Three outs away from a perfect game, Domenic Mazza was feeling good in the dugout as Class A Augusta's offense batted Tuesday."But as soon as we got two outs, I started to feel it a little bit and get nervous," he said.Stepping on the mound in the bottom of the
Three outs away from a perfect game, Domenic Mazza was feeling good in the dugout as Class A Augusta's offense batted Tuesday.
"But as soon as we got two outs, I started to feel it a little bit and get nervous," he said.
Stepping on the mound in the bottom of the ninth inning, the nerves didn't ease up for the San Francisco left-handed prospect. But just like in the first eight innings, he didn't have to be up there for long.
Flyout to right, flyout to center. After three pitches in the frame, he faced his 27th batter of the game.
Ricky Aracena took the first pitch, but couldn't resist the second. He lofted a high popup to shallow left-center field. Mazza's nerves quickly turned to excitement and GreenJackets pitching coach Clay Rapada crept toward the dugout steps as center fielder Ashford Fulmer waited below the historic ball.
Fulmer made the catch in his left hand and fist-pumped with his right as the GreenJackets flew toward Mazza. He had completed the first nine-inning perfect game in South Atlantic League history.
"It was just pure joy and happiness with my teammates," Mazza said with a jovial laugh.
The 22-year-old struck out nine in Augusta's 9-0 win over Lexington at Whitaker Bank Ballpark. It marked the Minor Leagues' second perfect game in less than a week following Pensacola's Tyler Mahle's historic effort Saturday.
In the fifth, Rapada began to see what was taking shape. Mazza struck out five in a row, then got Meibrys Viloria to fly out to cap the frame.
"I was able to sit back and see things unfold. He was extremely efficient, attacked the hitters, mixed speeds and it just all came together," the coach said. "I could see he had a good slider going and a changeup, so he had out pitches for both lefties and righties. So I just kept emphasizing on one pitch at a time."
Mazza (1-2) needed just 85 pitches for his first career complete game, throwing 60 for strikes. Rapada's message for most of the game was "execute," but in the ninth, it was just "trust it."
"The Lexington hitters were aggressive, which I liked, just because it helped me pound the zone more and get quick outs, which allowed me to work deep into the game," the southpaw said. "My slider was better than it has been and I was just able to mix speeds and keep them off balance."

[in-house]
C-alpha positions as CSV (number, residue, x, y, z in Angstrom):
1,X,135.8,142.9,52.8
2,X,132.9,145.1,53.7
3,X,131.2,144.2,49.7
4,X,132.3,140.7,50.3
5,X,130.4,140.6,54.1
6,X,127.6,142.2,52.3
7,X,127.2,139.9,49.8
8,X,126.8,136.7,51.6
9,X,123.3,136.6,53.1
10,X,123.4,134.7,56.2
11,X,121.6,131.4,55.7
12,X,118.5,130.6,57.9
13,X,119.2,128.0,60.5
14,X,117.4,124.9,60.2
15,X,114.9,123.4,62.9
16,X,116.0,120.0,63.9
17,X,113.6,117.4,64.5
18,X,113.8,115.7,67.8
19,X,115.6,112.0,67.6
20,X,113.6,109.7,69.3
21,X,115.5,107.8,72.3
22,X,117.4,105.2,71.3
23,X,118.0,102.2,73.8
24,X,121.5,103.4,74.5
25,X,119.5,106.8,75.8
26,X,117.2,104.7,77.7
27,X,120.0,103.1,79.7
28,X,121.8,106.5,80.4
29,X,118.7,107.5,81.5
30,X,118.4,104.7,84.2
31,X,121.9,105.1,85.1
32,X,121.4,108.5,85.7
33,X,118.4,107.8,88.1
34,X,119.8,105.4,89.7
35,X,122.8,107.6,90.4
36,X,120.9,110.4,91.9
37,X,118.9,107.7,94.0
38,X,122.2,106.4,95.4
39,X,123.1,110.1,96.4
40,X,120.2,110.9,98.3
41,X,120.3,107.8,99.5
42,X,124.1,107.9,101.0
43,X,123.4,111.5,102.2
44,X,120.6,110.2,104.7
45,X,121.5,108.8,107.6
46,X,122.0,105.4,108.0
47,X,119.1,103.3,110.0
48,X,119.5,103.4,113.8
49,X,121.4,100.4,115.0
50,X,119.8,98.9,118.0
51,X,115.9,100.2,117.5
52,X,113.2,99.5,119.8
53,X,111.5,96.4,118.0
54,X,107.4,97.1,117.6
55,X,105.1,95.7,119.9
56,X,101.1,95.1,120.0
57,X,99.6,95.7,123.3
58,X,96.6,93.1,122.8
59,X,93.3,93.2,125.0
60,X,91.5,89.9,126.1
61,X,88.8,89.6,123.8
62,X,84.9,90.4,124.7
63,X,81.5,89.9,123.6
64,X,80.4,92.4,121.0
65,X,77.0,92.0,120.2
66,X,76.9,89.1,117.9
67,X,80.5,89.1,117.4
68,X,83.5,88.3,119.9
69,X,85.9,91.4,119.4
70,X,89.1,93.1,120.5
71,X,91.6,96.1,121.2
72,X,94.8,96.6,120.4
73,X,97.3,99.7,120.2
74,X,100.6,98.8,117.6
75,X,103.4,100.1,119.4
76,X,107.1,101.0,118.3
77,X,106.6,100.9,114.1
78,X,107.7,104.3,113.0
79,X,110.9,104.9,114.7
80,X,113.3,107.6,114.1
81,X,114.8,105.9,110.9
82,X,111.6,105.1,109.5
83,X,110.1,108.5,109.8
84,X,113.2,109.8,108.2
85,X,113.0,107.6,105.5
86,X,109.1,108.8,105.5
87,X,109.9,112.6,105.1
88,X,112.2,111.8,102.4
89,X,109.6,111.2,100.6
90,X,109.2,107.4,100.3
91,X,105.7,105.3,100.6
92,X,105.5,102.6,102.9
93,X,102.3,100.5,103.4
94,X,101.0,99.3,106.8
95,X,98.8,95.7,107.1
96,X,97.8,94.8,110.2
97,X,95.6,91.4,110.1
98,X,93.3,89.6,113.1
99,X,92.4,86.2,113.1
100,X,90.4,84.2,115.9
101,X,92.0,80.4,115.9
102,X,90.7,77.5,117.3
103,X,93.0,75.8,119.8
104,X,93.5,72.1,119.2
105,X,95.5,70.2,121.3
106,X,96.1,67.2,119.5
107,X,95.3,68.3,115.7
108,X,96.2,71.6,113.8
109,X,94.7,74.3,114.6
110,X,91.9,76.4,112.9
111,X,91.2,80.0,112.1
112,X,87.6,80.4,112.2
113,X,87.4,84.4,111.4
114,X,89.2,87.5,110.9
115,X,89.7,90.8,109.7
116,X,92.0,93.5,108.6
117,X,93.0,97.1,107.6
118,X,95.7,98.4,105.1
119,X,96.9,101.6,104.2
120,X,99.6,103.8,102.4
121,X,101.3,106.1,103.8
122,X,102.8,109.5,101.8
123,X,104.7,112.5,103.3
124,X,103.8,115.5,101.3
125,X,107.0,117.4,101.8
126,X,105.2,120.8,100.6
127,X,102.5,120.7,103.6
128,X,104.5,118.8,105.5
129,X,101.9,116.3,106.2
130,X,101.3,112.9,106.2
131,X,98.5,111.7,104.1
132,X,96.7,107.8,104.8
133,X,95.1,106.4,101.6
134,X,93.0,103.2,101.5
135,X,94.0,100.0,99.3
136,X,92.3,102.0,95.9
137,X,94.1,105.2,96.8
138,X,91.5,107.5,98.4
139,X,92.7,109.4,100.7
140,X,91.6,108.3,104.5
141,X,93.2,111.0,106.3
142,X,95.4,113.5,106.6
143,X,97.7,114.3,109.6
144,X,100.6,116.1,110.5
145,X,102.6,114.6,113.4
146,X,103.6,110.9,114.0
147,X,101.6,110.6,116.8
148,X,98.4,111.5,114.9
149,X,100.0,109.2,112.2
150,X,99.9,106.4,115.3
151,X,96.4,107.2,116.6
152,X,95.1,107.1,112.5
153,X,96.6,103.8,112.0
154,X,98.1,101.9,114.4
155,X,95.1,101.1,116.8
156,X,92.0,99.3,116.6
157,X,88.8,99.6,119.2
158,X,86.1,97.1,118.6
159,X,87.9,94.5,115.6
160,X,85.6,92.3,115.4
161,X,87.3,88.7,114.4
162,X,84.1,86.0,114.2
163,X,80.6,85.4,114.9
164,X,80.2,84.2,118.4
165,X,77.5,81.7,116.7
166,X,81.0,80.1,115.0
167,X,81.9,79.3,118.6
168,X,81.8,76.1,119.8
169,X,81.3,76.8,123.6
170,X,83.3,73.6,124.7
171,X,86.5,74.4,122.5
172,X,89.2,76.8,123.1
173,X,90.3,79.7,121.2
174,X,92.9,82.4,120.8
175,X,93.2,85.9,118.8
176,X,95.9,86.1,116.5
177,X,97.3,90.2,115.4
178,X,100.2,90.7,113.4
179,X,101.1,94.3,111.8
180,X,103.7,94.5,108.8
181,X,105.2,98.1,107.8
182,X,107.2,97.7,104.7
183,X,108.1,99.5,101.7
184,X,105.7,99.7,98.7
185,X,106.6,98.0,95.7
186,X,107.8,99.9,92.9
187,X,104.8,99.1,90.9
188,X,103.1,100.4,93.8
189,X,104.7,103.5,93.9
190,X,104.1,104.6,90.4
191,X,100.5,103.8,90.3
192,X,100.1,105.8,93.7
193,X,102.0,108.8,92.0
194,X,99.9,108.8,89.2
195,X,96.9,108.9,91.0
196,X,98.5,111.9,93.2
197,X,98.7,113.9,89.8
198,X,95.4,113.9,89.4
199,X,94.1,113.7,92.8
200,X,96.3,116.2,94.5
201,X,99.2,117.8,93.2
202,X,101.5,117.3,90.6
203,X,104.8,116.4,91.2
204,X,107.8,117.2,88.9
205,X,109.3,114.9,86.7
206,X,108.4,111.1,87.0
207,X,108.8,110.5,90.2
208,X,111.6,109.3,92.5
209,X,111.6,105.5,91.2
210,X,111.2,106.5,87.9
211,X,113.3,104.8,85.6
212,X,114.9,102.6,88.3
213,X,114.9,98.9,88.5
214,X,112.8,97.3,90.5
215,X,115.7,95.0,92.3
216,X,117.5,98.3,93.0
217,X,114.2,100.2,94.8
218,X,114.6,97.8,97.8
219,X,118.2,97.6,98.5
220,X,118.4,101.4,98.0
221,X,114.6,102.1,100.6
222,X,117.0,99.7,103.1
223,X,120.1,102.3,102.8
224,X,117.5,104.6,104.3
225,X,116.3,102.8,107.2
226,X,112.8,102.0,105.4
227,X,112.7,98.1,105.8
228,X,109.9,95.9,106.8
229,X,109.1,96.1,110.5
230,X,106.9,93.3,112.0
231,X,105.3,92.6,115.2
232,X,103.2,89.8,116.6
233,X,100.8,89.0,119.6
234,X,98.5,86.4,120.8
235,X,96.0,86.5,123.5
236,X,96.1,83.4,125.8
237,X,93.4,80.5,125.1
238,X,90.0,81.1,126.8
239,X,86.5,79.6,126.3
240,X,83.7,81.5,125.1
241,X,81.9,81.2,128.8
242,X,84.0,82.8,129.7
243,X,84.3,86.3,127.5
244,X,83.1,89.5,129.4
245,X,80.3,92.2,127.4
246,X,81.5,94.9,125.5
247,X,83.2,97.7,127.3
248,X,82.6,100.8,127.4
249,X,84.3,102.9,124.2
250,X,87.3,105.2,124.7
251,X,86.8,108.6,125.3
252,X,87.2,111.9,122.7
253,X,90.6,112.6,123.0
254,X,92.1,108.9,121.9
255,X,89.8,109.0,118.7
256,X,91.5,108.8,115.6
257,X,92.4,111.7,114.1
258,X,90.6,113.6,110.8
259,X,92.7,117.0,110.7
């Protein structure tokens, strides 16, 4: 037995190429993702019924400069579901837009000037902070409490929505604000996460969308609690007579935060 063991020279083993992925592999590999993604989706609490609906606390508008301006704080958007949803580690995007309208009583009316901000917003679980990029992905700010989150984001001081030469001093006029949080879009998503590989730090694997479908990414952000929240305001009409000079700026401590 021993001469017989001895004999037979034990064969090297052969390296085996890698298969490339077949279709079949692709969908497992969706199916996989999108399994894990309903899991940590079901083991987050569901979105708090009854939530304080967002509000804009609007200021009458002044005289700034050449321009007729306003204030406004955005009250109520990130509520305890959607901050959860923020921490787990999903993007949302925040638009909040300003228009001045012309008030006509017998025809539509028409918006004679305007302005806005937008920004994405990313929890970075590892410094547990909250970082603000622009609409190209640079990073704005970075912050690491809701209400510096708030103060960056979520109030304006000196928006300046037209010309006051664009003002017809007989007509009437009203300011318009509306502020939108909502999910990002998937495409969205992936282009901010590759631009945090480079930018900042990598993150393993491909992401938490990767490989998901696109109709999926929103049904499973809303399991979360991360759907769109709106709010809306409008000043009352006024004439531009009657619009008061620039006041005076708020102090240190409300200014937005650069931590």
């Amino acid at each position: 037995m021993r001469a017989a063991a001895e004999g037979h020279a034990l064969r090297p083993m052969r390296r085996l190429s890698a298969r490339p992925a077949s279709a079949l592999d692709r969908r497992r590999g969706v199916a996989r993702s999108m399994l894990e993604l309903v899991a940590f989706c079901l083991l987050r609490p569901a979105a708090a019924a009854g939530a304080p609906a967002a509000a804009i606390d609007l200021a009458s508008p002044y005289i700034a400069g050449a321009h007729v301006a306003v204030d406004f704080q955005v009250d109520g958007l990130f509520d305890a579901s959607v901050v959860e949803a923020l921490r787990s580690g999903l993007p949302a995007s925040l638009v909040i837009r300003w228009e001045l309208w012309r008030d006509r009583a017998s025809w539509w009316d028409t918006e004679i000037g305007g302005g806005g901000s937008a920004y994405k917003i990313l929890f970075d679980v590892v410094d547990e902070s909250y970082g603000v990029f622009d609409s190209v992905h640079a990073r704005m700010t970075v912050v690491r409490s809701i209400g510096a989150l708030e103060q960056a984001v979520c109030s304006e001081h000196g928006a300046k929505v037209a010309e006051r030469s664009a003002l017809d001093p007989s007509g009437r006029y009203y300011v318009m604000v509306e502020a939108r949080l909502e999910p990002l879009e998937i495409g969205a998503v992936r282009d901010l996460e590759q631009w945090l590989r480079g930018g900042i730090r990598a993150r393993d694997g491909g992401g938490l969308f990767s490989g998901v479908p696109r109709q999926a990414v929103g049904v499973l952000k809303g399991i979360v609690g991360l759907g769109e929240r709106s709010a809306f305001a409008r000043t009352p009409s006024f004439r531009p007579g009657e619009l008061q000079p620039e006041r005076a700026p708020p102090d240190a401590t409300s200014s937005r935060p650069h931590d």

The only thing that halted Mazza's momentum was a bases-clearing brawl in the top of the eighth after Kelvin Beltre homered. The slugger exchanged words with Legends catcher Nick Dini, leading to the pair being ejected, along with Frandy De La Rosa -- who was on deck at the time.
Rapada felt the game and the bid were disrespected, telling his pitcher he could throw in the bullpen if he wanted to during the lengthy delay. But the 6-foot-1 hurler wasn't worried about his half of the innings.
"It wasn't too big of a deal. It was just frustrating that it happened," he said. "But overall, I was fine and it didn't affect me. I just wanted all my teammates to be OK."
And in fact, the wait didn't affect him. Mazza needed just six pitches to complete the home half of the eighth, highlighted with defensive gems by right fielder Sandro Fabian and third baseman Kevin Rivera.
"I gave up a line drive to right field, and off the bat, I thought it was a single and my opportunity was over with, but [Fabian] made a great diving play. I took my hat off to him and that was unbelievable," the UC Santa Barbara product said. "Then he made another one [in the ninth], running back towards the wall and made a great snag there too."
It was the second perfect game in the South Atlantic League and the first since Salisbury's John Purdin tossed a seven-inning masterpiece against Lexington on Aug. 8, 1964. Jake McCasland held Delmarva hitless for seven frames in the most recent GreenJackets' no-hitter last July 17.
In high school, Mazza drew national attention when he came in second place in an international golf long drive competition. The California native turned town the prize money to keep his amateur status and further his baseball career.
Mazza returned to the spotlight and entered history books earlier this season. In his debut on April 6 against Columbia, the southpaw allowed football player-turned Mets farmhand Tim Tebow's first career home run.
"The first ['milestone'] was more of a negative for myself," he said with a laugh. "But this one's definitely a lot sweeter."
Kelsie Heneghan is a contributor to MiLB.com. Follow her on Twitter @Kelsie_Heneghan.